June 16, 2022
FIFA’s choice of Seattle to host games follows local officials’ meaningful commitments to leading labor and community groups
Seattle’s unions and worker organizations join soccer fans in celebrating our selection as a host city for the 2026 FIFA World Cup. The World Cup will showcase Seattle as a world-class city with among the most passionate soccer cultures in the United States.
In addition to the excitement around the games themselves, unions are celebrating the jobs and economic activities that will come with hosting this major event.
“The Labor Community celebrates the World Cup coming to Seattle. This is an opportunity to showcase everything our community has to offer. These games will bring a massive inflow of tourism and economic investment but we need to make sure that this benefits everyone in our community through good jobs and fair union contracts. We will continue our work with Seattle’s elected leaders and the host committee to ensure these games benefit everyone,” said MLK Labor Executive Secretary-Treasurer Katie Garrow.
Throughout the bid process, the labor community has worked closely with the SEA 2026 bid committee in developing a Human Rights Plan with strong commitments to labor rights at the World Cup. These plans were required by FIFA and detailed how each city would minimize negative impacts and maximize opportunities from the games, including by protecting workers and human rights. After discussions with the bid committee, Seattle submitted a detailed human rights plan to FIFA outlining their intention for fair wages, targeted local hiring, strong health and safety protections, and more.
“We’re proud to host one of the world’s greatest sporting events, but also mindful of the short-term and long-term impacts for our region,” said Larry Brown, President of the Washington State Labor Council, AFL-CIO. “We have spent several years building power and developing a good working relationship with SEA 2026 around the 2026 World Cup bid. Our hope is that we serve as a model for other cities who won their bids, especially cities who have not yet prioritized human rights and benefits for workers and local communities.”
Seattle unions are allies of the international coalition Dignity 2026. The coalition has been in contact with FIFA for months regarding the expectation of minimum standards. In December, the groups released an open letter to FIFA demanding the governing body commit to a series of minimum labor and human rights standards and agree to negotiate with national human rights stakeholders. After a breakthrough in stalled talks as reported in The Guardian, Dignity 2026 sat down with FIFA on April 27, 2022. Though talks were promising, FIFA has not set minimum standards, leaving host cities responsible for making up the gaps.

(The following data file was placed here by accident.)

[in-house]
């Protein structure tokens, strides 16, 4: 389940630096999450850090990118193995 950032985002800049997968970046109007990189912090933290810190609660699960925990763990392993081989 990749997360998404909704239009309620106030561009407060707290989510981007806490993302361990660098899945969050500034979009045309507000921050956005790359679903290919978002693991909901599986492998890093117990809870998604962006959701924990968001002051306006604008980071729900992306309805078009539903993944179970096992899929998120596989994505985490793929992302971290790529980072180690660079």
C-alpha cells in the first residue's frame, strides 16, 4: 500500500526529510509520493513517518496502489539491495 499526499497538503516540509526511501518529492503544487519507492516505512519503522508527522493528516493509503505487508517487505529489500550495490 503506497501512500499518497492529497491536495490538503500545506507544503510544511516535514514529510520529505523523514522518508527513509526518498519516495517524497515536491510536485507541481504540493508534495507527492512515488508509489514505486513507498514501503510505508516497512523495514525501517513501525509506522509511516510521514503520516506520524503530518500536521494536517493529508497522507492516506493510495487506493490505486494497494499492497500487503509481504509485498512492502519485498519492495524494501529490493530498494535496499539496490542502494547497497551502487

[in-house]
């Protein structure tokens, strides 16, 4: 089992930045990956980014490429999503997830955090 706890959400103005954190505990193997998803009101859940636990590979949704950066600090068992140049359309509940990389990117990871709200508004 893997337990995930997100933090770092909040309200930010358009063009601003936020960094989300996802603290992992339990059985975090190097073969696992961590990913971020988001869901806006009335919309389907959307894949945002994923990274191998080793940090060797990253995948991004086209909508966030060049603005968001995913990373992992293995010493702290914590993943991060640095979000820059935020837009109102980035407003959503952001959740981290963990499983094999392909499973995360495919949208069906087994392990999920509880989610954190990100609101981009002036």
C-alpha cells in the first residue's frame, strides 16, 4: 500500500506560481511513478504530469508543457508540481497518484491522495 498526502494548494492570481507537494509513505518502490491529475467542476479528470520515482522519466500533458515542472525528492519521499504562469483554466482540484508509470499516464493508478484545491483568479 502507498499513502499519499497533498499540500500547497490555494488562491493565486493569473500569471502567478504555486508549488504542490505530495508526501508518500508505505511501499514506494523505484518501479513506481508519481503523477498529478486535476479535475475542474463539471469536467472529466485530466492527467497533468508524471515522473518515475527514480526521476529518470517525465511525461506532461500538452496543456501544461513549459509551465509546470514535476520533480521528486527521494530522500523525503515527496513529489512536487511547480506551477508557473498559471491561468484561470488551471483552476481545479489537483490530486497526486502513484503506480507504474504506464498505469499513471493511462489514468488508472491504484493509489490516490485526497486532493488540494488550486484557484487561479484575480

“FIFA has key responsibilities to uphold human rights and lift labor standards, as one of the richest and most powerful non-governmental organizations on the planet,” said Cathy Feingold, Director of the International Department at the AFL-CIO. “I’m glad that FIFA is now in regular talks with our coalition. But FIFA is still far from acknowledging the full extent of its obligation to consult and partner with our national movements, and has not yet committed to respect and support the local communities and workers who will make these games possible.”
The demands of FIFA have been consistent over the course of the coalition’s correspondence. Groups have repeatedly called for FIFA to commit “to be bound by a detailed set of minimum standards,” including:
- Fair living wages
- Strong workplace health and safety protections
- Targeted local hiring
- Responsible contractor bid requirements
- Agreements that give workers a voice & reduce labor conflict
- Strong investigation and enforcement mechanisms, among other things.
Concerns about FIFA’s approach to labor and human rights issues at the 2026 World Cup are in part based on the track record of human and labor rights abuses alleged at past World Cup events, including but not limited to the 2022 World Cup in Qatar, the 2018 World Cup in Russia, the 2014 World Cup in Brazil and the 2010 World Cup in South Africa. Given this history, it is incumbent upon FIFA to establish new standards that demonstrate its intention to correct course and put greater emphasis on human and labor rights at the 2026 World Cup.